David Cole is a correspondent for The Nation, covering legal issues, writer. The author of the recently published book Engines of Liberty: The Power of Citizen Activists to Make Constitutional Law (“Engines of liberty: law-making possibilities of civil society activists in constitutional law”). Head of legal Department of the American Union of protection of civil liberties. We offer you an edited and shortened version of the interview with D. Cole.
Jon Wiener: is it Possible to qualify the dismissal of the Prosecutor General or forcing him to resign to stop the investigation of crimes in which the suspect of the President as obstruction of justice?
David Cole: It depends on what motivates trump. The President certainly has the right to dismiss or request resignation of any Ministers of his Cabinet, including the attorney General. If he does this in order to prevent the investigation of the criminal actions of the President, it raises serious questions about the rule of law, since no one, including the President, should not be above the law. But keep in mind that the dismissal and Roman sessions (Jeff Sessions) actually is not Donald trump’s solution to the problem, because sessions has the right to stop the investigation conducted by the special Prosecutor. And who would trump any appointed successor and Roman sessions, the man during the hearing on confirmation of his candidacy will face enormous pressure and will be forced to give an undertaking not to interfere in the Affairs of the special Prosecutor and not to fix his obstacles. So I don’t think that the dismissal and Roman sessions actually does something to Trump.
— Trump may postpone the hearing for approval of a new attorney General at least for a while. It can wait until the senators leave for the August break, and then make a temporary, intersession assignment. This would allow him to “hold out” without a hearing on confirmation of nominations and before the third of January 2019.
— He might be able to do it. It would be an act of desperation. All we are discussing here — the dismissal and Roman sessions, the appointment of his successor during the parliamentary recess, the desire to dismiss special Prosecutor Robert Mueller (Robert Mueller) — all actions would be acts of utter desperation, the President’s actions, cornered. Each of these actions would cost the President dearly. They could testify to the fact that he decided it was “worth it”, that is, it makes sense to perform this action at any cost. But such action would make sense only if there is only one circumstance — if they were motivated by fear that the facts that the special Prosecutor will reveal in the course of its investigation, will cause the President great harm and embarrass him.
So if he did something like that, it is likely that there would be a very tense situation, and under the pressure of public opinion would have to find other ways of discovering these facts. People would feel that trump is trying to hide something important. And the Americans certainly would want to know what it can hide. Almost certainly you would create a bipartisan Commission. People started to require to disclose in the report all the circumstances carried out by the Mueller investigation. And the fact that all these options have been discussed and clearly underlines the fact that Donald trump feels cornered. The man even thought there is to go through all of this, until he begins to understand that if you do not take action, then it’s bad.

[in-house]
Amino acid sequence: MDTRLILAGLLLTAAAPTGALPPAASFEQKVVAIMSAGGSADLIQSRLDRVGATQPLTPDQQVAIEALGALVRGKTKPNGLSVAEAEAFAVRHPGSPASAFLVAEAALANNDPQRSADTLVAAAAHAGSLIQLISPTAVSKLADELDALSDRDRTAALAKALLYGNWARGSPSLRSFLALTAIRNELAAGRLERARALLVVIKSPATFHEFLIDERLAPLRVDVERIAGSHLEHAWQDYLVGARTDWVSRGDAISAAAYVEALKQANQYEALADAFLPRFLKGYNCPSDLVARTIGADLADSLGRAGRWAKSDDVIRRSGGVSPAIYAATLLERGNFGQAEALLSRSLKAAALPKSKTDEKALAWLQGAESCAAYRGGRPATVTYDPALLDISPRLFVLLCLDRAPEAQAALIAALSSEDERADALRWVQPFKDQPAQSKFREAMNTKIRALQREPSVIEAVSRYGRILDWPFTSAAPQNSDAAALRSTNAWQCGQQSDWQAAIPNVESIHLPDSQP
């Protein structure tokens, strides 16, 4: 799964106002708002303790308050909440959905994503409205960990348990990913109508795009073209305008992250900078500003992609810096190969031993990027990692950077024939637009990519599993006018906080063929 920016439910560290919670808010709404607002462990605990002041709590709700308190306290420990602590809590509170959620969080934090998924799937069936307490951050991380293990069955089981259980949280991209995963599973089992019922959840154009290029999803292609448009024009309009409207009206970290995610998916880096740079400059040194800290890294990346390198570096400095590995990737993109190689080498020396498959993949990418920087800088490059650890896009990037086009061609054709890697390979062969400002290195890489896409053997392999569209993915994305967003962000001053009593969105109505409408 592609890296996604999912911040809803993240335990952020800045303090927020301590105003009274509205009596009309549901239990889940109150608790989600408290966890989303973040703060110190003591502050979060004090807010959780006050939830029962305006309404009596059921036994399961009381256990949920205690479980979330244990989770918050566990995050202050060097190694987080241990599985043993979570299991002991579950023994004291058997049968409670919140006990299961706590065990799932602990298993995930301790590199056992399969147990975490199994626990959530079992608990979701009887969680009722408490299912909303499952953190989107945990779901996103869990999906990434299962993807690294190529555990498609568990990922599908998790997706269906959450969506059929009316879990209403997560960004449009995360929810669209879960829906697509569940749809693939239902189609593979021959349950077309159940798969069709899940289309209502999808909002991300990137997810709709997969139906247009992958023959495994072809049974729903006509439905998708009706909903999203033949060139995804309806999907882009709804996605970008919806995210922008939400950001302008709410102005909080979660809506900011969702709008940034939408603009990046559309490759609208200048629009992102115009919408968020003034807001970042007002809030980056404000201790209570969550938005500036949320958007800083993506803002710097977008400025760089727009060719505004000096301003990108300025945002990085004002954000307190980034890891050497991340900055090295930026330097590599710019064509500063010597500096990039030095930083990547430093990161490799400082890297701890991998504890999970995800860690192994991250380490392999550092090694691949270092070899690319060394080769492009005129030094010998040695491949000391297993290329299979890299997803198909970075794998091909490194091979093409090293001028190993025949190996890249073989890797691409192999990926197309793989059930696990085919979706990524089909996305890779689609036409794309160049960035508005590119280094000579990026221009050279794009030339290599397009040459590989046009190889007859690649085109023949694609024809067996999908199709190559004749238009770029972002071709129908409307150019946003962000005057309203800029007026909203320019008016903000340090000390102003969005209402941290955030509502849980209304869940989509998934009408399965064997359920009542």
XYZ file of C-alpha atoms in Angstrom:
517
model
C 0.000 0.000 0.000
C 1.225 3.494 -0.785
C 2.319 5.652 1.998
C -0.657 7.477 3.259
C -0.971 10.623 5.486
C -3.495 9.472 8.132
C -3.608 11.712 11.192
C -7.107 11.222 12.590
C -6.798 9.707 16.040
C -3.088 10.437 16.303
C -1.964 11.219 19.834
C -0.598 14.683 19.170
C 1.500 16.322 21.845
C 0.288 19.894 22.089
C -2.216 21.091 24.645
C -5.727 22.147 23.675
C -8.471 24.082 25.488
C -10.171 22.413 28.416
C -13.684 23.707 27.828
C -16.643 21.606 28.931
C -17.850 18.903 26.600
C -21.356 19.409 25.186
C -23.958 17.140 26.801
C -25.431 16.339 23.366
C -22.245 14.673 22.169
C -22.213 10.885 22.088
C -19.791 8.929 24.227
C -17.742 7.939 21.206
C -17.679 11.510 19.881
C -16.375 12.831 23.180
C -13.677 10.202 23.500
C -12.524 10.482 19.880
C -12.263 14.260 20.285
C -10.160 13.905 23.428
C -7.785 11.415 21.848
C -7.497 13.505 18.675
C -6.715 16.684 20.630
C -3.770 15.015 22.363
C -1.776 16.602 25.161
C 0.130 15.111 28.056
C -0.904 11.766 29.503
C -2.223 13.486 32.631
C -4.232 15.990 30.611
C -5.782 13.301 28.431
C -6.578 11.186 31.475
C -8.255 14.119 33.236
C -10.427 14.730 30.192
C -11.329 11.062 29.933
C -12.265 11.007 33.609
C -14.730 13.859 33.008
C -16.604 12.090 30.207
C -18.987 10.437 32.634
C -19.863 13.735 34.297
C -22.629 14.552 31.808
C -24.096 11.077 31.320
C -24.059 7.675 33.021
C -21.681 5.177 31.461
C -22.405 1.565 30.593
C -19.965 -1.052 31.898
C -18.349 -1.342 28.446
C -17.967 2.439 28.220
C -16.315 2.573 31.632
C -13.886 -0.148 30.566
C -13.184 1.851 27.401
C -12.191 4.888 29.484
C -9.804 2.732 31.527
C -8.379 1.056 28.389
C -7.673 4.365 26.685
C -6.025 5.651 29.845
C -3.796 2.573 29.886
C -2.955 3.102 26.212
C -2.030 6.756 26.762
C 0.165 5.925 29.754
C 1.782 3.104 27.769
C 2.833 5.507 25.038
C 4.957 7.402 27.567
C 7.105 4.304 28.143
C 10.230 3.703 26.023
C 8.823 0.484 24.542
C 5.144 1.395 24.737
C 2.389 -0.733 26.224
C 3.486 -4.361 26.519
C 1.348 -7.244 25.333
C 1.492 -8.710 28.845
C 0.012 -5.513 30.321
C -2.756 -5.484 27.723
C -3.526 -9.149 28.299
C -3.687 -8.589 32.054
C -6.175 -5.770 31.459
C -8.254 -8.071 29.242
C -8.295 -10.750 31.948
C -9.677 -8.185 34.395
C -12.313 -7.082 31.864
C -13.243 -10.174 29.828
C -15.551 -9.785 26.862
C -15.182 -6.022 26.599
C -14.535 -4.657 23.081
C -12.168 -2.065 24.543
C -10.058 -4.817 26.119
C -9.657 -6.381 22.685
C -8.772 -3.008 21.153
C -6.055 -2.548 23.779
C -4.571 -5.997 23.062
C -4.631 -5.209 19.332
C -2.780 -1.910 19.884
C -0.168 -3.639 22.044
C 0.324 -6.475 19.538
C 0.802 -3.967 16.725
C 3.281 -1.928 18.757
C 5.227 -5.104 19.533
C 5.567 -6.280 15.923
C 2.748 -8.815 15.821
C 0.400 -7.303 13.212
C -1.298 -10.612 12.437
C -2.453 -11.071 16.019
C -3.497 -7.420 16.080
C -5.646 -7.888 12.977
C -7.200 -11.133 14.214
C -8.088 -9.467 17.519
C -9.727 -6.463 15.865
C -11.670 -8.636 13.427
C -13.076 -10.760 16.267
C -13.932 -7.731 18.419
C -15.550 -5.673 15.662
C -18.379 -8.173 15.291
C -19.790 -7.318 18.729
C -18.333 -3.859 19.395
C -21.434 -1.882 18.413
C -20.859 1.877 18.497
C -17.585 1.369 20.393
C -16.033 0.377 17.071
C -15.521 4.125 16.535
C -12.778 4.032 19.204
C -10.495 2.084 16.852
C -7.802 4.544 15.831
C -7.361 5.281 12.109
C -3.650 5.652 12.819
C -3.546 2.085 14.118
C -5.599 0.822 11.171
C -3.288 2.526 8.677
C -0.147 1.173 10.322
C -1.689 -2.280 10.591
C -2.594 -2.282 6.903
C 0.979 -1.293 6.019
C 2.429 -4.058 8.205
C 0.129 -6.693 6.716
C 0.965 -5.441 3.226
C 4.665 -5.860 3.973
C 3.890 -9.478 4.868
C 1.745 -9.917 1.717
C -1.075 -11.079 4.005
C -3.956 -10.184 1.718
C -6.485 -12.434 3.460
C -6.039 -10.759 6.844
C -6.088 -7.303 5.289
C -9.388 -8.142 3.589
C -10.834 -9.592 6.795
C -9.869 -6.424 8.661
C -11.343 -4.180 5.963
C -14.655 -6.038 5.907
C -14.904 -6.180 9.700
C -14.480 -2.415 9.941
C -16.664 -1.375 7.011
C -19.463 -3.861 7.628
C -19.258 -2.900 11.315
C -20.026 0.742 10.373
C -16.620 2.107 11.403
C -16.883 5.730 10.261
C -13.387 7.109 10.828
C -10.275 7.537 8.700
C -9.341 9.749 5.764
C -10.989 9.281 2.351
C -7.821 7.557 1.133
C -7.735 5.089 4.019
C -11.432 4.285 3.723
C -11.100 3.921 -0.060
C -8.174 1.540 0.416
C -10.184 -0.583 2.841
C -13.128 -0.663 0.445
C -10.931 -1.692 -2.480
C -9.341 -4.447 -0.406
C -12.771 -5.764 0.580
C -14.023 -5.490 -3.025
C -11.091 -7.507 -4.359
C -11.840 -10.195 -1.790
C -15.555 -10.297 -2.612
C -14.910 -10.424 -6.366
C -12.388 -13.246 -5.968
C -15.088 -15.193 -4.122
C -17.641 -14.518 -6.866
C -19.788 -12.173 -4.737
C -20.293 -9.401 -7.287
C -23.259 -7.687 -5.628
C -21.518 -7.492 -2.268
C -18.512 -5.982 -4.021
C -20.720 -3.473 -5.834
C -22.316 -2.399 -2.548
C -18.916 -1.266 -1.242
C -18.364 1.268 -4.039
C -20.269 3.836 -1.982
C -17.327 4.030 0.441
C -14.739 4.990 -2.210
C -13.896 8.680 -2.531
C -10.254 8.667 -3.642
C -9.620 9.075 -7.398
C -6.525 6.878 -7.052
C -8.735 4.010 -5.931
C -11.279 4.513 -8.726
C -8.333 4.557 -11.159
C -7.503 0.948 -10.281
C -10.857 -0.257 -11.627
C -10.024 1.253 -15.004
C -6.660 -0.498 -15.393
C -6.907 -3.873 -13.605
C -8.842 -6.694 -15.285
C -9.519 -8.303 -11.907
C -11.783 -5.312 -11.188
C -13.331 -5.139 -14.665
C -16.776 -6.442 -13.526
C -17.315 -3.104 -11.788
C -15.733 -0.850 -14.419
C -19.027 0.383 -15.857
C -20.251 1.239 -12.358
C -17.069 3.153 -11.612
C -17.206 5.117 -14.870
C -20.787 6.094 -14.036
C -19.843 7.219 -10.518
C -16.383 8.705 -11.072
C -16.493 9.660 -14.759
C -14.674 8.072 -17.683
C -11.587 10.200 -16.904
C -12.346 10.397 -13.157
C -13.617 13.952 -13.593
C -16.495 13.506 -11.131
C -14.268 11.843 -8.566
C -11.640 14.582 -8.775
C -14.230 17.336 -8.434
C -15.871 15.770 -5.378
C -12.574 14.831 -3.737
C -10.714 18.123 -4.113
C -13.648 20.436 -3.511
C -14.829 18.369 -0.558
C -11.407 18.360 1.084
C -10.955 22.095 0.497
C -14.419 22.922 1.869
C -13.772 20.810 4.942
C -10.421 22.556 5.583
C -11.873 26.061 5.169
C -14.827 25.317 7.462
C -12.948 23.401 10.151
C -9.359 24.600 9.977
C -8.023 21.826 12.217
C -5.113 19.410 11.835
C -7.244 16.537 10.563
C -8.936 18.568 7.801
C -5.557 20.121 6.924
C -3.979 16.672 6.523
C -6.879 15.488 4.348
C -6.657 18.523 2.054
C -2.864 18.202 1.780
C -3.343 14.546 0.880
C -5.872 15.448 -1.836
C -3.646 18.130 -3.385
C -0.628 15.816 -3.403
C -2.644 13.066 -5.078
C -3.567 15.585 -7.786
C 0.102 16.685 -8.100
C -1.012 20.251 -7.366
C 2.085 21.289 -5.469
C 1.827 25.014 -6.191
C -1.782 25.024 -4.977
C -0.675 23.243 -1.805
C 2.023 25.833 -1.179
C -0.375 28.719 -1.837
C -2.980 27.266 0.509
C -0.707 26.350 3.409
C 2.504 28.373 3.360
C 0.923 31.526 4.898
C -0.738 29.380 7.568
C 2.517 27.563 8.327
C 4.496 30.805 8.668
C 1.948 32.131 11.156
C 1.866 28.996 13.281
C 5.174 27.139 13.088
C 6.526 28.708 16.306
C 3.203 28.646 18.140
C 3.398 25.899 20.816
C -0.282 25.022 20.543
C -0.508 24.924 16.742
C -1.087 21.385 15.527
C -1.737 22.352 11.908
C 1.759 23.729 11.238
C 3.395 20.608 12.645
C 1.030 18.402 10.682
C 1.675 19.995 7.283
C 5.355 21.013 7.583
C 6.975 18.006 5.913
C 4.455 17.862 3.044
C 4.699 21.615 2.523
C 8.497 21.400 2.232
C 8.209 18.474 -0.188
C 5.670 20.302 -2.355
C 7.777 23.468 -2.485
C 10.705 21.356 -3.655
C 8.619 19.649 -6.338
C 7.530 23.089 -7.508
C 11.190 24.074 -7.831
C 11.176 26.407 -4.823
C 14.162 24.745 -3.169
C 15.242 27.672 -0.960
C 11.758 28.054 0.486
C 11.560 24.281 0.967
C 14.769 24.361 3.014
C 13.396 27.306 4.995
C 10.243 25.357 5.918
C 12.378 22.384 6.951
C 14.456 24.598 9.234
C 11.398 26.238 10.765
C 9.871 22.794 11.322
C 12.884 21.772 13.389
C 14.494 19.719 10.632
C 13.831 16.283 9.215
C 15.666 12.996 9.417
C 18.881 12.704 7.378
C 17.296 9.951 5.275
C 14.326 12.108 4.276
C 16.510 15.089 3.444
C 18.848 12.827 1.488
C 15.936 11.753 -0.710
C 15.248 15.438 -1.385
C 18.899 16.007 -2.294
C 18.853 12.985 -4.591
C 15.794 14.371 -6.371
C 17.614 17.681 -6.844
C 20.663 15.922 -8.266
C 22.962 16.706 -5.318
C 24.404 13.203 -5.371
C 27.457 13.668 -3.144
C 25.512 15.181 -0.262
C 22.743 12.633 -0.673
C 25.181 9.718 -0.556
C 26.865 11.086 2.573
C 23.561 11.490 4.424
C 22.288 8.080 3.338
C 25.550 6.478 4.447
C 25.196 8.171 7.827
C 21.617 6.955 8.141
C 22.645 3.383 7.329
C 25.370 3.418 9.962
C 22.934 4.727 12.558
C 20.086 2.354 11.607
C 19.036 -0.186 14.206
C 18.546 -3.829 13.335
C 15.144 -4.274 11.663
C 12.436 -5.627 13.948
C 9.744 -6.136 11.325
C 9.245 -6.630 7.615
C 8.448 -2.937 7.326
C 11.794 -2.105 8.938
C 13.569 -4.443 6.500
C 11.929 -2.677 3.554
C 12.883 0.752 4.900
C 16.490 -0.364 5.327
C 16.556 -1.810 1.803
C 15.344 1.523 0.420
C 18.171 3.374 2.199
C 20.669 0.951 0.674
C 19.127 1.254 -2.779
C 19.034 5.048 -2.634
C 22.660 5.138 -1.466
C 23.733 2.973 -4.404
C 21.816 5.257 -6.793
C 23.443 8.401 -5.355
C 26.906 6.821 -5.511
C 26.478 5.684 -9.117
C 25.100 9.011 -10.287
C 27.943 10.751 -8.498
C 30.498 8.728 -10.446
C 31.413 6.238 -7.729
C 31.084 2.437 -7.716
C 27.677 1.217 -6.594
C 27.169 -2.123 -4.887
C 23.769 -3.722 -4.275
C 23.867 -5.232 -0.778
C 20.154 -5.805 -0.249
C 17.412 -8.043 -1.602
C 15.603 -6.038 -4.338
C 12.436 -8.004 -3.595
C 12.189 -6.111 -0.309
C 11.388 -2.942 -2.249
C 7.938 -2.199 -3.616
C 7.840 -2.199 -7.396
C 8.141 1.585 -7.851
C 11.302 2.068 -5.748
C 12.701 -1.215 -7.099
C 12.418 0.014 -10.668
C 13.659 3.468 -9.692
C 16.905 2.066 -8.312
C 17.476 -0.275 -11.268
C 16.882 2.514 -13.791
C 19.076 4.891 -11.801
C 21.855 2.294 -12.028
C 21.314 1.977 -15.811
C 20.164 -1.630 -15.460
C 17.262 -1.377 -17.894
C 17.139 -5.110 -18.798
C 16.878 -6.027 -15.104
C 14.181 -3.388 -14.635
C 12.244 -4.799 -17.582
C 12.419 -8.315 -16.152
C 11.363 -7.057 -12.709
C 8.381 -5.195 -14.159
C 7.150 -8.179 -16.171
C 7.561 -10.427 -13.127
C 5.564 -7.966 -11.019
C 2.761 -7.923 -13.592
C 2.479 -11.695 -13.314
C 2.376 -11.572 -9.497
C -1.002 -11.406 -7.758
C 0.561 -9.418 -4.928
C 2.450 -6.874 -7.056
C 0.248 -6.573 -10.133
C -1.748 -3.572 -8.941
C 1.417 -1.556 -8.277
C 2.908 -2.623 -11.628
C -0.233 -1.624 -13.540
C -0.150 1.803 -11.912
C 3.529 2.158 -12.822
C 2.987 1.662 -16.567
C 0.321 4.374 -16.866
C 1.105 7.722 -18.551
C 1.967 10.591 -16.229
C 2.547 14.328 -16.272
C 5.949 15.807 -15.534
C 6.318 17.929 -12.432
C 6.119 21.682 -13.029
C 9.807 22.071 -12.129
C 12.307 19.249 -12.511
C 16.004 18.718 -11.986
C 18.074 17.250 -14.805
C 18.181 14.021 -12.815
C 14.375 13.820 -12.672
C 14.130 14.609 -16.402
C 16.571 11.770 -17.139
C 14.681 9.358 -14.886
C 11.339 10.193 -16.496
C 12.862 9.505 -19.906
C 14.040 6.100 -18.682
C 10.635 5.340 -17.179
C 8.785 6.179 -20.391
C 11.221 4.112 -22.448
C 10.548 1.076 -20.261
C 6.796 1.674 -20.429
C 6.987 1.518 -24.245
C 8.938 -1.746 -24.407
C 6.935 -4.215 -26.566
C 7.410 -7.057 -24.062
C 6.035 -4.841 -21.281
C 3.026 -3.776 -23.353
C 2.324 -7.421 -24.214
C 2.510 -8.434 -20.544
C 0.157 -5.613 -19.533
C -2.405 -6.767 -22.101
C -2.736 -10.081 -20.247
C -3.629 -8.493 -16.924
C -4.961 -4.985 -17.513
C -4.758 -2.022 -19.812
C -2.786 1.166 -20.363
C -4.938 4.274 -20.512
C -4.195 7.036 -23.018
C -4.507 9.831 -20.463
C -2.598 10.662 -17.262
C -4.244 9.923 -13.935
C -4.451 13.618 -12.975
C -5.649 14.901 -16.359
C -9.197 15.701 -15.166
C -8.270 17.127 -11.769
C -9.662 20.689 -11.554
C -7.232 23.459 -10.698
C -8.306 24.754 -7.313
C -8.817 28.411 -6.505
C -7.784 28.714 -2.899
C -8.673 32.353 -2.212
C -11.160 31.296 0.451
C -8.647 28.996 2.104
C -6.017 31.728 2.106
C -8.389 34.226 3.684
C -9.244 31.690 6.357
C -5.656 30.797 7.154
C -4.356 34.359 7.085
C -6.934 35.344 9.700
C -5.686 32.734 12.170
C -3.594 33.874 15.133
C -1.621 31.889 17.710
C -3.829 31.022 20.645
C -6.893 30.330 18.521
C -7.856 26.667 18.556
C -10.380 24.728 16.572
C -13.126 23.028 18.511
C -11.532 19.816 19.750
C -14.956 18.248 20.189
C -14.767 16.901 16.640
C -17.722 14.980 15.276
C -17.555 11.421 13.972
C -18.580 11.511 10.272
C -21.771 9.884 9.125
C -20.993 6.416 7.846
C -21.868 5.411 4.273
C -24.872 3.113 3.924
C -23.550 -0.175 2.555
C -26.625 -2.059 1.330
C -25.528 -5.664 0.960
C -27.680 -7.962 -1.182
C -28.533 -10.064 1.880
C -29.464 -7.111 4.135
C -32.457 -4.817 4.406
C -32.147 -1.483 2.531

— The authors of the Constitution, of course, well aware of the likelihood that the President may commit crimes, but they also gave the President the right of pardon in the Commission of crimes under Federal criminal law. The President can pardon almost any. We know, as did bill Clinton, two hours before to leave office, he pardoned 176 people, including those who were involved in the whitewater scandal. As well as the fleeing of Marc rich (Marc Rich is an American businessman, accused of violating the embargo on trade with Iran and tax evasion in large amounts. Before his arrest, he fled to Switzerland — approx. TRANS.), ex-wife of which collected for the election campaign of Clinton 320 thousand dollars. He also pardoned his brother. Is there someone the President cannot pardon?
— He is the only person against whom there are doubts. He can pardon for a crime under the Federal criminal law with someone else, even if that person has not yet been charged, but provided that he will grant him a pardon for acts that he committed in the past. Of course, if he had pardoned his close relatives and senior leaders of his campaign headquarters to obstruct the investigation, then the American people and Congress would have the right to demand full disclosure of the facts. No President has ever tried to pardon himself. Anyway, nothing in the Constitution talked about. But, according to unwritten law, the right to pardon means the right to show mercy towards others, and not to be judge himself. So there is serious reason to believe that, in principle, the right to pardon does not apply to the President himself. I think that is unlikely we will witness how the President is trying to pardon himself. Of course, if he gets really desperate. But if a person has been in such a desperate situation, he is likely to resign than to try to pardon himself and stay afloat. But with our President, you can never be sure — as the saying goes, “never say never”.